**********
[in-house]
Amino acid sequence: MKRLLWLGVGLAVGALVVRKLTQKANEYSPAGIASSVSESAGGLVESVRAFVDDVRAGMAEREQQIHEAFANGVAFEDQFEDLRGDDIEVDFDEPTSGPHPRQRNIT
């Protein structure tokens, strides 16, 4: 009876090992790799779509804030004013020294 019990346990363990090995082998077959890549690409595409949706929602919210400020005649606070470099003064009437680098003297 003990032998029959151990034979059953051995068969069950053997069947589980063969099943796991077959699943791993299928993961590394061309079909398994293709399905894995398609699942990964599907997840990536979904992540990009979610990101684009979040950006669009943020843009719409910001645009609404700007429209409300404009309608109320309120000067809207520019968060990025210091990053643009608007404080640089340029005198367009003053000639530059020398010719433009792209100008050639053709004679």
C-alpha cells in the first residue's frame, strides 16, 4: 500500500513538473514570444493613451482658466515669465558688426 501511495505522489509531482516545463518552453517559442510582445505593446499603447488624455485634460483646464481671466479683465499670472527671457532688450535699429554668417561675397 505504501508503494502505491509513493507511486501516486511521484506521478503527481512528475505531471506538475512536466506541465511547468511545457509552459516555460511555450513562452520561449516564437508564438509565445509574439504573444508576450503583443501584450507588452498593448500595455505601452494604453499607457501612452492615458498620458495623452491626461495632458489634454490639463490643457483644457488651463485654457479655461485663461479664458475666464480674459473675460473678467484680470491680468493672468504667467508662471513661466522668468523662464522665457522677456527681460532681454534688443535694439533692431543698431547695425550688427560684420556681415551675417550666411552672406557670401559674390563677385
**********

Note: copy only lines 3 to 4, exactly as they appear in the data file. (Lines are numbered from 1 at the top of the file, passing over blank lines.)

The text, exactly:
């Protein structure tokens, strides 16, 4: 009876090992790799779509804030004013020294 019990346990363990090995082998077959890549690409595409949706929602919210400020005649606070470099003064009437680098003297 003990032998029959151990034979059953051995068969069950053997069947589980063969099943796991077959699943791993299928993961590394061309079909398994293709399905894995398609699942990964599907997840990536979904992540990009979610990101684009979040950006669009943020843009719409910001645009609404700007429209409300404009309608109320309120000067809207520019968060990025210091990053643009608007404080640089340029005198367009003053000639530059020398010719433009792209100008050639053709004679």
C-alpha cells in the first residue's frame, strides 16, 4: 500500500513538473514570444493613451482658466515669465558688426 501511495505522489509531482516545463518552453517559442510582445505593446499603447488624455485634460483646464481671466479683465499670472527671457532688450535699429554668417561675397 505504501508503494502505491509513493507511486501516486511521484506521478503527481512528475505531471506538475512536466506541465511547468511545457509552459516555460511555450513562452520561449516564437508564438509565445509574439504573444508576450503583443501584450507588452498593448500595455505601452494604453499607457501612452492615458498620458495623452491626461495632458489634454490639463490643457483644457488651463485654457479655461485663461479664458475666464480674459473675460473678467484680470491680468493672468504667467508662471513661466522668468523662464522665457522677456527681460532681454534688443535694439533692431543698431547695425550688427560684420556681415551675417550666411552672406557670401559674390563677385